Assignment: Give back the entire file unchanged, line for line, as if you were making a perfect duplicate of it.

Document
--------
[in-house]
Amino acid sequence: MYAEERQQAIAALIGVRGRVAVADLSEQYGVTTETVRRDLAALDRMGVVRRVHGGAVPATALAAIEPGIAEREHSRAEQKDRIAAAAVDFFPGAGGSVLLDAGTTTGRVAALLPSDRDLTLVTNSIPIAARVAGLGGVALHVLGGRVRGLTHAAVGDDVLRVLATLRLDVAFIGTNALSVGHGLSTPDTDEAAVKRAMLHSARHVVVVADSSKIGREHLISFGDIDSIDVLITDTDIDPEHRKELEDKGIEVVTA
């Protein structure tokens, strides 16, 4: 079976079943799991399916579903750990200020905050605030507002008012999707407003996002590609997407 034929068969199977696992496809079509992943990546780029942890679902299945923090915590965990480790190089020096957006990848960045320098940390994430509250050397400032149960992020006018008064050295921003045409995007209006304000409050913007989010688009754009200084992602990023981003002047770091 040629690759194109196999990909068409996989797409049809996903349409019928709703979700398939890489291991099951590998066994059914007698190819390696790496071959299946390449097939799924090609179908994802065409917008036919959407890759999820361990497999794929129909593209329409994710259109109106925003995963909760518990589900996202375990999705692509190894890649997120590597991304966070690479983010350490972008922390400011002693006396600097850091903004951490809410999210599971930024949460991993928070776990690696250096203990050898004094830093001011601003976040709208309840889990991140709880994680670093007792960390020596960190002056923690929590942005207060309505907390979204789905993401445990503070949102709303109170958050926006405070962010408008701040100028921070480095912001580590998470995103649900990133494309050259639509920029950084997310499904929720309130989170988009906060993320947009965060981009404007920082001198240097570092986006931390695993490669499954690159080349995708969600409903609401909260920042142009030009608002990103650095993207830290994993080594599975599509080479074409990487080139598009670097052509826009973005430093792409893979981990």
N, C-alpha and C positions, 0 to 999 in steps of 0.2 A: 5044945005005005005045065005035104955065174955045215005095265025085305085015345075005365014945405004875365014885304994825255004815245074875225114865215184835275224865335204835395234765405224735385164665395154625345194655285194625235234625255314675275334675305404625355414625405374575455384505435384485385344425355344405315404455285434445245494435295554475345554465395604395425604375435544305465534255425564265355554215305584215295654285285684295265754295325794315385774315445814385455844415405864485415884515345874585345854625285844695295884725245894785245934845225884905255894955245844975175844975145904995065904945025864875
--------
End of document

[in-house]
Amino acid sequence: MYAEERQQAIAALIGVRGRVAVADLSEQYGVTTETVRRDLAALDRMGVVRRVHGGAVPATALAAIEPGIAEREHSRAEQKDRIAAAAVDFFPGAGGSVLLDAGTTTGRVAALLPSDRDLTLVTNSIPIAARVAGLGGVALHVLGGRVRGLTHAAVGDDVLRVLATLRLDVAFIGTNALSVGHGLSTPDTDEAAVKRAMLHSARHVVVVADSSKIGREHLISFGDIDSIDVLITDTDIDPEHRKELEDKGIEVVTA
């Protein structure tokens, strides 16, 4: 079976079943799991399916579903750990200020905050605030507002008012999707407003996002590609997407 034929068969199977696992496809079509992943990546780029942890679902299945923090915590965990480790190089020096957006990848960045320098940390994430509250050397400032149960992020006018008064050295921003045409995007209006304000409050913007989010688009754009200084992602990023981003002047770091 040629690759194109196999990909068409996989797409049809996903349409019928709703979700398939890489291991099951590998066994059914007698190819390696790496071959299946390449097939799924090609179908994802065409917008036919959407890759999820361990497999794929129909593209329409994710259109109106925003995963909760518990589900996202375990999705692509190894890649997120590597991304966070690479983010350490972008922390400011002693006396600097850091903004951490809410999210599971930024949460991993928070776990690696250096203990050898004094830093001011601003976040709208309840889990991140709880994680670093007792960390020596960190002056923690929590942005207060309505907390979204789905993401445990503070949102709303109170958050926006405070962010408008701040100028921070480095912001580590998470995103649900990133494309050259639509920029950084997310499904929720309130989170988009906060993320947009965060981009404007920082001198240097570092986006931390695993490669499954690159080349995708969600409903609401909260920042142009030009608002990103650095993207830290994993080594599975599509080479074409990487080139598009670097052509826009973005430093792409893979981990």
N, C-alpha and C positions, 0 to 999 in steps of 0.2 A: 5044945005005005005045065005035104955065174955045215005095265025085305085015345075005365014945405004875365014885304994825255004815245074875225114865215184835275224865335204835395234765405224735385164665395154625345194655285194625235234625255314675275334675305404625355414625405374575455384505435384485385344425355344405315404455285434445245494435295554475345554465395604395425604375435544305465534255425564265355554215305584215295654285285684295265754295325794315385774315445814385455844415405864485415884515345874585345854625285844695295884725245894785245934845225884905255894955245844975175844975145904995065904945025864875